Suffrage For the People?
When our nation was in it's infancy nearly 300 years ago, our founding fathers had a dream of a government that served the people. While they wanted to have this government's positions filled by popularly elected officials, our founders felt the American public did not know enough of politics to rest the decision solely on their shoulders. Recently The Electoral College has come under fire about whether the feudal system is still effective or if it should be changed for a direct popular vote. Many officials have taken sides on the issue and both sides have well-established reasons to both get rid of the College and keep it. There have been several key issues which politicians have taken sides over; some are recent issues while others are dated and classic flaws. There are three arguments that seem to raise the most controversy; they are public interaction with the current system, the balance of voting power granted to the smaller states, and several minor flaws that add up to a generally big problem.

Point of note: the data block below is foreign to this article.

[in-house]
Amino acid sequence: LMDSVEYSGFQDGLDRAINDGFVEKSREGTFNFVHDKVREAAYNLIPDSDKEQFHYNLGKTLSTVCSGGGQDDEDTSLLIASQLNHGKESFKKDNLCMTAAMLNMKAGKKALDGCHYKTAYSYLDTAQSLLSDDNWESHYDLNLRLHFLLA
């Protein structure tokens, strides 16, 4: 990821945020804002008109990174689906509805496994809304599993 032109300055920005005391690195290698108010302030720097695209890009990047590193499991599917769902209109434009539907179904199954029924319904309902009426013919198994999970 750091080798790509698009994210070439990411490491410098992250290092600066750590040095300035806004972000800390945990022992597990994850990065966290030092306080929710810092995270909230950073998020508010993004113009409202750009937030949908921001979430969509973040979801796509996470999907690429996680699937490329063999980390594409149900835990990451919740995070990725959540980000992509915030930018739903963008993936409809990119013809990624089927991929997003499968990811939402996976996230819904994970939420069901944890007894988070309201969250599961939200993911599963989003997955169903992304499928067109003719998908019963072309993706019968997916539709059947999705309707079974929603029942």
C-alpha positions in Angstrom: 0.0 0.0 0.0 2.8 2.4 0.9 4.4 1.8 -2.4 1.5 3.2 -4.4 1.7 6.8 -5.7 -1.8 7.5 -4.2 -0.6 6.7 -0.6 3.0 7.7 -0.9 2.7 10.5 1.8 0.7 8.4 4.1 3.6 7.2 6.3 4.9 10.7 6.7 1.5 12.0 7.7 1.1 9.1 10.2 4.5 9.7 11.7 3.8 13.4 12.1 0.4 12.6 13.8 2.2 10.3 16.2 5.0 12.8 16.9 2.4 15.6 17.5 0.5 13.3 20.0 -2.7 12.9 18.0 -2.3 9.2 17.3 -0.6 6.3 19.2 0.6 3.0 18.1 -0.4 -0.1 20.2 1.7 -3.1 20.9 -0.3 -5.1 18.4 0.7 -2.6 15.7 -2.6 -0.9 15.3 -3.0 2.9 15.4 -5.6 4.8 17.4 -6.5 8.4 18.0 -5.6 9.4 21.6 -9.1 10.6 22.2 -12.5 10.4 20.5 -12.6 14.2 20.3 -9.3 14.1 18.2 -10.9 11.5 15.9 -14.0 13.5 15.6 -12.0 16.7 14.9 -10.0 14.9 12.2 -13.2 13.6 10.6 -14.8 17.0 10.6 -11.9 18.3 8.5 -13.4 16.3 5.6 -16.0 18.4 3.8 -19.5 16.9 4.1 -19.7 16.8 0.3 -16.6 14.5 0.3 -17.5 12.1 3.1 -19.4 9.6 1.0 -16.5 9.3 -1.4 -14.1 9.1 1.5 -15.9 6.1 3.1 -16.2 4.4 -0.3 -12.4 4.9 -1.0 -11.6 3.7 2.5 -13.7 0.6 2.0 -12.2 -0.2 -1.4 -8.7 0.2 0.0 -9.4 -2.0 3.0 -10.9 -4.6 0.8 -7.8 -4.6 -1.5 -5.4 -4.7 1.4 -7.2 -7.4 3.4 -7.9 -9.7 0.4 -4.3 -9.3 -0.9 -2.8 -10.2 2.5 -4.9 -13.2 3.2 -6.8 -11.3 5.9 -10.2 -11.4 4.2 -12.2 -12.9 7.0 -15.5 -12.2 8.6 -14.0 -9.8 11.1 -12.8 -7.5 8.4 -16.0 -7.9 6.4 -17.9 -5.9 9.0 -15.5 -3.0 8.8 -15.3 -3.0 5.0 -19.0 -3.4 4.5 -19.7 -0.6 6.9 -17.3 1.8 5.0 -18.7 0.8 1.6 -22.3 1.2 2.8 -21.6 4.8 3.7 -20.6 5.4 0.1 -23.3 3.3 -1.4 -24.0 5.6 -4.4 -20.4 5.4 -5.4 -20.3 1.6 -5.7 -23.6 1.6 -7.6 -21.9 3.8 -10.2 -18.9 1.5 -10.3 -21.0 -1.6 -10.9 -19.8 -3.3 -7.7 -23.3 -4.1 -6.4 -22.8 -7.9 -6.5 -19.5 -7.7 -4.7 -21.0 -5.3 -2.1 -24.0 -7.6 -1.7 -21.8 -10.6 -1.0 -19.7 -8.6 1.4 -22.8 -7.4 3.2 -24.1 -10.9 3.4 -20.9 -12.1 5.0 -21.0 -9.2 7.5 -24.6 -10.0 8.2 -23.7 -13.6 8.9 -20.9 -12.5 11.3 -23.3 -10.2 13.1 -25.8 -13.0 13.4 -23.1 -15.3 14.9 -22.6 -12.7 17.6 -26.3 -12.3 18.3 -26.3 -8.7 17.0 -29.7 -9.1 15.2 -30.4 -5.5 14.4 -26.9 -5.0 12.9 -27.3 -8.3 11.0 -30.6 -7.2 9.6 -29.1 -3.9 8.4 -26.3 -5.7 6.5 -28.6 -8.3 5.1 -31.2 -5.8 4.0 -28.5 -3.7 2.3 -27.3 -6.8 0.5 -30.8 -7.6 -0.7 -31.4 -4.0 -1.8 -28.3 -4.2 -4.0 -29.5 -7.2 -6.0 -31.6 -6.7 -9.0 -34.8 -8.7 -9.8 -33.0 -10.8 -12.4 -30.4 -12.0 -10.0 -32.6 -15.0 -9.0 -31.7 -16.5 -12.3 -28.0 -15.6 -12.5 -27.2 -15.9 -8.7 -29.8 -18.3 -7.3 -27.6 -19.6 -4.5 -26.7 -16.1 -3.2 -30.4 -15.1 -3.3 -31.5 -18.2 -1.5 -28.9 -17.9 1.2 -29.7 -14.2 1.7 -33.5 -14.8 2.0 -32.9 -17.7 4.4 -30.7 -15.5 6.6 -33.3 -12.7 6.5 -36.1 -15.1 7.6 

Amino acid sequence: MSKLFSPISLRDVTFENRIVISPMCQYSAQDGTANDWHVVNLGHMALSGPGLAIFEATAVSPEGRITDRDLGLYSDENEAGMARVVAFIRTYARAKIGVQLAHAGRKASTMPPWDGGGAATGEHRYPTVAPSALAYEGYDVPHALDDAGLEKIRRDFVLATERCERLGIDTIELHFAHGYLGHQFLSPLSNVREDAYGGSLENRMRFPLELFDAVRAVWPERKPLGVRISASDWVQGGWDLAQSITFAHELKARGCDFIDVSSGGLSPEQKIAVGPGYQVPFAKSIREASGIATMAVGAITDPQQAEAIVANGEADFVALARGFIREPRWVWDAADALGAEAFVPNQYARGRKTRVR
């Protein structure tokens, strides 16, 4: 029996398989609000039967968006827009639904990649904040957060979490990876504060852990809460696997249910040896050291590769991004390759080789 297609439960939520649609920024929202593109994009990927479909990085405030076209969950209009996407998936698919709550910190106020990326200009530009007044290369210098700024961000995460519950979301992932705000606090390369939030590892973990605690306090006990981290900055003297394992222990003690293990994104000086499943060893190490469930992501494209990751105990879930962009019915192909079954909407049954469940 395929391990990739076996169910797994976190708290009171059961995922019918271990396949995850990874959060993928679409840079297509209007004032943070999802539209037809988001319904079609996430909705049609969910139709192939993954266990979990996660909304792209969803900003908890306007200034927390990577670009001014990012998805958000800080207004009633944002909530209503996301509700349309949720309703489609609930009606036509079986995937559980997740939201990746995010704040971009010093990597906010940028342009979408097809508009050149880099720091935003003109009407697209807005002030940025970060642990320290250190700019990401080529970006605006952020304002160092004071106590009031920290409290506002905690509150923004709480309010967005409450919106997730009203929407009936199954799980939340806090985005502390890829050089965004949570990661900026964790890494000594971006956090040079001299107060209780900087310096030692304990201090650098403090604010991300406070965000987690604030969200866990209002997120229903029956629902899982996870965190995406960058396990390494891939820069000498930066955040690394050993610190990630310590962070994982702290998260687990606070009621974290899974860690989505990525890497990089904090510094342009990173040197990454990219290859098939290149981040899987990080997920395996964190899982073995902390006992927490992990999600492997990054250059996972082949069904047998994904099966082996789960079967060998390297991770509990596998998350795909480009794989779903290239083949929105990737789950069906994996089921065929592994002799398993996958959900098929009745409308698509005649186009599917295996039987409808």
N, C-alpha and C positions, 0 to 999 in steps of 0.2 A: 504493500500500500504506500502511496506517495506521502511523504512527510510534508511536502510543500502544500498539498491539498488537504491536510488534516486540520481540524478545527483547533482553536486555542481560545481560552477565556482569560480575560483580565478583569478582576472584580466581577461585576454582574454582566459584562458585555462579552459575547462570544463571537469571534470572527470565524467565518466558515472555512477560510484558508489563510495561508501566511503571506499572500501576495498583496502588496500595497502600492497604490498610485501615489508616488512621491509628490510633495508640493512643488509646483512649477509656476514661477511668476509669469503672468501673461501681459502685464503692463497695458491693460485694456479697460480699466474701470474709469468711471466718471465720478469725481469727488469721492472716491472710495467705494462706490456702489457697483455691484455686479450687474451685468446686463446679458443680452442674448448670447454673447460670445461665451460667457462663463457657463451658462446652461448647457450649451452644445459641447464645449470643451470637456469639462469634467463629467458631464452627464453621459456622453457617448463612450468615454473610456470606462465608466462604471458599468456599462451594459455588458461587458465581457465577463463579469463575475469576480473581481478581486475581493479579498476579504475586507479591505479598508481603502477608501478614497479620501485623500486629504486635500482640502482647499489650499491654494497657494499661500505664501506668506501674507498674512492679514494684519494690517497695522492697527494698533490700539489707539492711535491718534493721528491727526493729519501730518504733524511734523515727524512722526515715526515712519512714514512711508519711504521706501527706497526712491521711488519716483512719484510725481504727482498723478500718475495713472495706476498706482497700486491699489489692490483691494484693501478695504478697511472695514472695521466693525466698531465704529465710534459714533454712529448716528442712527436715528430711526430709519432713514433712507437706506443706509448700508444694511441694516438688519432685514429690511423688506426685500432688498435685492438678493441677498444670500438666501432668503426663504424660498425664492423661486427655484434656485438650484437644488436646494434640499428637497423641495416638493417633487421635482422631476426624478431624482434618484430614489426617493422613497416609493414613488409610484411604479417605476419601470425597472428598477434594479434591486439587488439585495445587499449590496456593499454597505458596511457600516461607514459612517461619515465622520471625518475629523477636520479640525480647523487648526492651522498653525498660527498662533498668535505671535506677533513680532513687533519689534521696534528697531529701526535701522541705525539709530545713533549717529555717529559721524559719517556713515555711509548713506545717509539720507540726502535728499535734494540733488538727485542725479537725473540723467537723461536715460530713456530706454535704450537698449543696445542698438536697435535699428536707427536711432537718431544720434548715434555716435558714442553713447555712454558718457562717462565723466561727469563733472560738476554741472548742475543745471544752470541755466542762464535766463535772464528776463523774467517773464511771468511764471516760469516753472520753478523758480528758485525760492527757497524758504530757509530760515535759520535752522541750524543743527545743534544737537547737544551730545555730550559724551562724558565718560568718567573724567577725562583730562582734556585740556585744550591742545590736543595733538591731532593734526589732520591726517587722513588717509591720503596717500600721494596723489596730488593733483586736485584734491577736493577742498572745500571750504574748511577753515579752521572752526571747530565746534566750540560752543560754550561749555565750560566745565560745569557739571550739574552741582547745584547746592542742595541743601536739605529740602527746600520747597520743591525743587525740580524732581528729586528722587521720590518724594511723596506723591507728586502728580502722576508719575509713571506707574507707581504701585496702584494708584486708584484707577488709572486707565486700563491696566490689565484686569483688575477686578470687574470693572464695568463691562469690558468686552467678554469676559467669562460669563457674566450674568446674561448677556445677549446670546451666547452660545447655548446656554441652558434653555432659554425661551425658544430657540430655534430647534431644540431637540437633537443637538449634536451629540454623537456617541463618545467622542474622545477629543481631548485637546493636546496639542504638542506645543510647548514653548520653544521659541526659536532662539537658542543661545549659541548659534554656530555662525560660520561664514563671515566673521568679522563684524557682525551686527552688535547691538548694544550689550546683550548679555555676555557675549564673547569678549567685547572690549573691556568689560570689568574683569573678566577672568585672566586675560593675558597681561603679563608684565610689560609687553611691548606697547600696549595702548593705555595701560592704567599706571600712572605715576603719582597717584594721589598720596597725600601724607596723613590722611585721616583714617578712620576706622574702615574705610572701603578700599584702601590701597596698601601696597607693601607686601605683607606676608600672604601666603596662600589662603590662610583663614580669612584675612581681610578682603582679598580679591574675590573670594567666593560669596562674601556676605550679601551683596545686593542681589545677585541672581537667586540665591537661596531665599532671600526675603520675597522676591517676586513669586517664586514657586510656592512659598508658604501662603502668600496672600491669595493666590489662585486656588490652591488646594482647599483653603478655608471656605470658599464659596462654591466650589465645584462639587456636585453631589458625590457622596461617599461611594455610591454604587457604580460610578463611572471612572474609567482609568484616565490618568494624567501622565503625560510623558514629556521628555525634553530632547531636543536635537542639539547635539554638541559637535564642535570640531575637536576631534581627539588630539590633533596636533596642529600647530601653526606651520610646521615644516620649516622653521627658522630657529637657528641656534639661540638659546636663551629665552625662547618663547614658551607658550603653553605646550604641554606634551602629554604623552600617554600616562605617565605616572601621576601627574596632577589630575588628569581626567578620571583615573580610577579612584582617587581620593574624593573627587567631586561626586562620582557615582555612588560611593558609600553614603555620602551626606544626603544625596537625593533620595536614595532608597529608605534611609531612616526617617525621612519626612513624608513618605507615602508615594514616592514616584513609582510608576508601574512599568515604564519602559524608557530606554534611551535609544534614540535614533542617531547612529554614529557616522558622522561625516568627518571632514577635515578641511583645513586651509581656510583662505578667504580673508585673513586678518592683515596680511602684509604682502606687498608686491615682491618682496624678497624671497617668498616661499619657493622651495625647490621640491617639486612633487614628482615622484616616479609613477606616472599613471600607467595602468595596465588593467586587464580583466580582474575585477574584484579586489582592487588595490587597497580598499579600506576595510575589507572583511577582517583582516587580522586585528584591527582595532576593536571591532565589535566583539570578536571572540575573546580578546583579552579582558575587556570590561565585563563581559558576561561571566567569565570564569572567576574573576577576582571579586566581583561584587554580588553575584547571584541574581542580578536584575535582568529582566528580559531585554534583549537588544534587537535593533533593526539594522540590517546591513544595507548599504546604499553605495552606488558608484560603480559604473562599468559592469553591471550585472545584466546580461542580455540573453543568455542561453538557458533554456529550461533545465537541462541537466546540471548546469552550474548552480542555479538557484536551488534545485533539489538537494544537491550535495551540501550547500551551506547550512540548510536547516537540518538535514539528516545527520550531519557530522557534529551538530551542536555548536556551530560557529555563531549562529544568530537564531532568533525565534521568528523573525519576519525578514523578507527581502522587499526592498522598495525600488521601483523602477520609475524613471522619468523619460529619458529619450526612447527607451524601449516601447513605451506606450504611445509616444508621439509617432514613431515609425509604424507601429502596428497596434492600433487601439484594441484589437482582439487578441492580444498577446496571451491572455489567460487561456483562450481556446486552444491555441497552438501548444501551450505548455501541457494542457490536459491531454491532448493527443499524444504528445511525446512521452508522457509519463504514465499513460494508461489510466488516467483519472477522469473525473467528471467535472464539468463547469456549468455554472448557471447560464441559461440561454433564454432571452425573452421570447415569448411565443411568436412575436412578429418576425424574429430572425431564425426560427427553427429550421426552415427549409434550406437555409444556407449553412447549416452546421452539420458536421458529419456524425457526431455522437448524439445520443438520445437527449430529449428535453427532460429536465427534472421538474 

The Electoral College is considered by many to be an archaic and non-Democratic system while others hail it as a fair and just system for choosing the next American president.
When looking at the effectiveness of the Electoral College, some people question the interaction with the public that the debate would produce. Under the current system of voting, "candidates only have to travel to 14 or 18 states, as in recent elections, which still produce a majority of the votes" (Phillips 67). This current system requires far less money from supporters and is better at decreasing the fear that those with money really have control over who will be next in the White House. If a wealthy person really wanted a candidate to...